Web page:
Michael Pink with the three choreographers of Genesis.
"Are the choreographers really competitive?" This is by far the number one question I get asked any time Genesis rolls around. The full title of this mixed rep program is Genesis: International Choreographic Competition. There are three finalists and only one grand prize - the chance to return and create another new work in 2014. So yes, it is a competition. But there's no Tim Gunn peaking into the studios, telling the choreographers to “make it work.” No Gordon Ramsay-esque temper tantrums. No twists or turns. This series is all about the first half the title, Genesis. Creation. Three world premieres on one stage. A rare, fantastic opportunity for three visionary young choreographers to be featured.
For an artist this early in their choreographic career, this may be the first time they get the full attention of professional dancers. If they have worked with professionals, it's often in the few hours the dancers have to spare in-between rehearsals with their home Company. The sheer size of the Company was the first thing Genesis finalist James Gregg noticed about Milwaukee Ballet.
"I was surprised at how many people were in the studio!," he says, laughing. "There's about 10 dancers in my company in Montreal, so this is a big environment for me."
Meanwhile, Lauren Edson and Gabrielle Lamb, the other two choreographers, were busy fighting down the butterflies in their stomachs.
"I was definitely nervous for my first day in the studio,” says Lauren. “It always take a bit of time initially to break the ice and warm up to one another. I remember thinking 'I hope the dancers feel like I know what I'm doing, because I certainly don't feel like I do.'"
Gabrielle chimes in, “I'm always pretty nervous to get started, and this was no exception. But everyone was very kind and welcoming. The three of us watched class [the first day], which was interesting because we knew we weren't actually casting. I tried to get a general idea without getting attached to any particular dancers in case I didn't get them.”
This is one of the unique things about Genesis - the choreographers have no control over their cast. One by one, they choose the names of their dancers out of a hat until they have eight; four ladies and four gentlemen.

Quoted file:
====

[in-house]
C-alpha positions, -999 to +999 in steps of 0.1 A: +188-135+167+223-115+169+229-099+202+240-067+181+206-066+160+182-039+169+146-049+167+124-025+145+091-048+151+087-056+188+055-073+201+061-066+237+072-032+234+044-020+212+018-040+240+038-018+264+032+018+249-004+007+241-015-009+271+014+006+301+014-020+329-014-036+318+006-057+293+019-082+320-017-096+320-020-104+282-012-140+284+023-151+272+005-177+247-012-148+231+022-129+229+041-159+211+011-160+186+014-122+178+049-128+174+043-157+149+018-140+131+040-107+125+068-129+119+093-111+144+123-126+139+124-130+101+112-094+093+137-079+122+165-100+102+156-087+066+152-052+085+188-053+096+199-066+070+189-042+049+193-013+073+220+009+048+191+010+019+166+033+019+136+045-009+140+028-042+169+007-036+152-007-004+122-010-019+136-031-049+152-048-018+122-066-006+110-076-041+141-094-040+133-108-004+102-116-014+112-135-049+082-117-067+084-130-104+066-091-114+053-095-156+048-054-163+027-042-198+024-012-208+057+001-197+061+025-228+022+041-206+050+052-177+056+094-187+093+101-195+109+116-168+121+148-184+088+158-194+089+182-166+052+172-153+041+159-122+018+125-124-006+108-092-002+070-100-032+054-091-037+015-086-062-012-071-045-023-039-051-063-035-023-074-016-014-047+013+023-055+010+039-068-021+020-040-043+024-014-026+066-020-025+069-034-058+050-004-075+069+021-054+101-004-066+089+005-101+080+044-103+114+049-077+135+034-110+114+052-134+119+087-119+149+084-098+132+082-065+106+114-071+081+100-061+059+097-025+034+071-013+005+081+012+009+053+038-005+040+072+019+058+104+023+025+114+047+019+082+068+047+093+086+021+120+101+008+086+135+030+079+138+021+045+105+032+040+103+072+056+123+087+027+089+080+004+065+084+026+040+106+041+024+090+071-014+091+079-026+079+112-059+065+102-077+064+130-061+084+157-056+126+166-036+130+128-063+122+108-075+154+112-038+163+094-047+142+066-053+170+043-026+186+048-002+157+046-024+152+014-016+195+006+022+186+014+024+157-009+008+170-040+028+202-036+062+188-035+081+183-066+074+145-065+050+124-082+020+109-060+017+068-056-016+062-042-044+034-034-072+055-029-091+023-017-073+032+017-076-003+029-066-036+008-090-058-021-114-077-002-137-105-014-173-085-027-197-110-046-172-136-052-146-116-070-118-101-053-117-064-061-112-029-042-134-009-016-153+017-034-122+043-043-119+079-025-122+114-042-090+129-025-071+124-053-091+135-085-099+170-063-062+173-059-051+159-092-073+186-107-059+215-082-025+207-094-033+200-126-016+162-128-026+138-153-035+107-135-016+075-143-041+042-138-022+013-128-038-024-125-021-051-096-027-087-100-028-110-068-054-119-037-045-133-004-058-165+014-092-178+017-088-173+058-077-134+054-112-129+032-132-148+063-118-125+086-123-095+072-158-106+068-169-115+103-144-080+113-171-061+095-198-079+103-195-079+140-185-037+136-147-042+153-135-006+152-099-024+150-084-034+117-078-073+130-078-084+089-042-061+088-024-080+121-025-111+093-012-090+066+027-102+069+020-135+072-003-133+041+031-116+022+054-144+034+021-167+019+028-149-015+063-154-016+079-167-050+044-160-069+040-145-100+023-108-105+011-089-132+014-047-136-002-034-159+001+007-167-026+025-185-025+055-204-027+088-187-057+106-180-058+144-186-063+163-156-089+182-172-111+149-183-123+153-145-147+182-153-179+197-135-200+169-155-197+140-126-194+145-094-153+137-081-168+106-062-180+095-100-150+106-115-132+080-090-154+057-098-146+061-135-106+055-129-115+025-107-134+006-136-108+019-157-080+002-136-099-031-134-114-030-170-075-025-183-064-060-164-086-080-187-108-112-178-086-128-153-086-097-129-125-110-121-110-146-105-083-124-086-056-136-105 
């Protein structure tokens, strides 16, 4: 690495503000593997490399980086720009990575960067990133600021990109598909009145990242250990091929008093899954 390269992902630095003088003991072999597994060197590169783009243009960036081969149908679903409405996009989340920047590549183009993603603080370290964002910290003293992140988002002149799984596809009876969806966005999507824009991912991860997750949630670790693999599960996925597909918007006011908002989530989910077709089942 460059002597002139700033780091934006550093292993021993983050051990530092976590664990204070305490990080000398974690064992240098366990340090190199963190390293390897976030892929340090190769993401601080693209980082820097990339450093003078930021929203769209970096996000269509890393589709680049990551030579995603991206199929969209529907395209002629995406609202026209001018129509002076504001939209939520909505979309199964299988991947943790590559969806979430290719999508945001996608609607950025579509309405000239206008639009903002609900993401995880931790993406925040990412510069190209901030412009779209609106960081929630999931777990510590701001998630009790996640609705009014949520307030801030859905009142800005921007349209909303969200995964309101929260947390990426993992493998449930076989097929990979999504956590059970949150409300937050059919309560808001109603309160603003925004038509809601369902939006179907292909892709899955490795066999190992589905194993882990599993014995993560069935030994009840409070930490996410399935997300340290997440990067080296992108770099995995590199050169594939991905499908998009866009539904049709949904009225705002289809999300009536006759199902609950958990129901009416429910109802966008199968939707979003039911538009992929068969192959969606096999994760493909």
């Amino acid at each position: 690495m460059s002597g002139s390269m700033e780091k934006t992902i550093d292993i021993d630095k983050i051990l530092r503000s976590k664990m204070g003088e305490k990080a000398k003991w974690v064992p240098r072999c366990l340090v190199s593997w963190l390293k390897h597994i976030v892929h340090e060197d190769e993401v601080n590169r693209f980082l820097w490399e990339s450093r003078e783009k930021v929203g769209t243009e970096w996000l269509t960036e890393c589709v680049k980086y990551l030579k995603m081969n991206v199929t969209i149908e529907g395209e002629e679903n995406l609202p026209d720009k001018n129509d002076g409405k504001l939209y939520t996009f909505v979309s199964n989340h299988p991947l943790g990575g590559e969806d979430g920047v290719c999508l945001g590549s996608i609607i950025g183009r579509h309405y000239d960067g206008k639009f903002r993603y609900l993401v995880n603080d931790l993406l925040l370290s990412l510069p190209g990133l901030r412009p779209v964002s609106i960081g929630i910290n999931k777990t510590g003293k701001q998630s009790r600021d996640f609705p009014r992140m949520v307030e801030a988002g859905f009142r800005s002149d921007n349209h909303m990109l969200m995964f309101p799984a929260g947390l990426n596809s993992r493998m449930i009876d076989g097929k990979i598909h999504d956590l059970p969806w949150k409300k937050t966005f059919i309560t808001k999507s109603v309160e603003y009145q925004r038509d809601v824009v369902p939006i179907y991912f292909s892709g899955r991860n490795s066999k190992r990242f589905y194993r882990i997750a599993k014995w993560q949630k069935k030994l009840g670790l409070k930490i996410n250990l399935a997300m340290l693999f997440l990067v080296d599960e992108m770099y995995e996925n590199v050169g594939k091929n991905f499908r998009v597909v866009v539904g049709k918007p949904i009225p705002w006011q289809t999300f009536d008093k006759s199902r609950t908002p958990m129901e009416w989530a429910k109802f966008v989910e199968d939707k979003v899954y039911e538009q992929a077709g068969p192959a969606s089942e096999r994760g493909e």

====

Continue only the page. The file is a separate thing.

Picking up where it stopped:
“It was my largest group so far; up to now I'd worked with a maximum of six,” says Gabrielle. “Eight is still fine, though, because you can still feature everyone and draw from their distinct personalities. I like the challenge of looking for what's special and unique about each dancer.”
Lauren notes that taking the uniqueness of each dancer and creating a unified look was a bit of a challenge, but conversely it was more gratifying to watch the dancers flesh out her choreography. “It is incredibly rewarding to see a dancer connect with something in such a personal way and elevate the work to a level I never imagined,” she explains.
Gabrielle cites the long rehearsal periods as her biggest challenge. “I'd never choreographed six hours per day before, so it forced me to improve my creative stamina. I just had to learn that, with that many hours of work, there will inevitably be creative blocks at some points in the day. So the challenge was to learn to navigate those---to know when to keep pushing at the same block and when give it a break and move to something else.”
While James admits he hit a wall or two during the creative process, the thing he remembers most about his rehearsals was the levity in the room. “When I look back, all I see is laughter. That's the part that sticks out-all the fun we had. I can't pinpoint one memory, there are too many good things. It's going to be hard to leave a group I clicked with so quickly,” he says.
The dancers: “open” and “wonderful.” They are equally willing to offer hours of focus and moments of comic relief. This was a common sentiment from all three choreographers.
“It has been so incredible to get to know everyone here and I feel like I have made lasting friendships with the dancers I have worked with,” says Lauren.
In addition to her “hilarious cast of characters,” Gabrielle notes it’s been special to share this experience with two other choreographers.
“I had actually been wanting for quite a while to be able to spend more time with fellow-choreographers and to be able to talk about what we all go through in the studio, because it can be a rather lonely job,” she says. “The dancers have each other, but the choreographer is all alone trying to bring his or her ideas into reality. So if anything it's been a nice experience to have them nearby and to have been able to talk about our respective processes…I think we all have very different visions and aesthetics; so in the end the competition will most likely be a matter of taste on the part of the audiences and judges. But for sure, knowing they are here and doing high quality work has pushed me to want to do the best work I can."
So you see Genesis is a competition with no losers. The rewards are deep and real and palpable. All three choreographers will be featured on the main stage of a historic venue. All three will have their work seen not only by the public, but by a special panel of judges comprised of artistic directors and other respected figures in dance who may help them along the way in their young careers. When the judges announce their decision Saturday night, there will be no tears, or swan songs, or booing as has become expected on reality TV. Only cheers and hugs and well wishes. If there are tears, they will be happy ones.
Genesis opens this Thursday, February 7 and runs through February 10. Tickets can be purchased by calling the Ballet's Box Office at (414) 902-2103.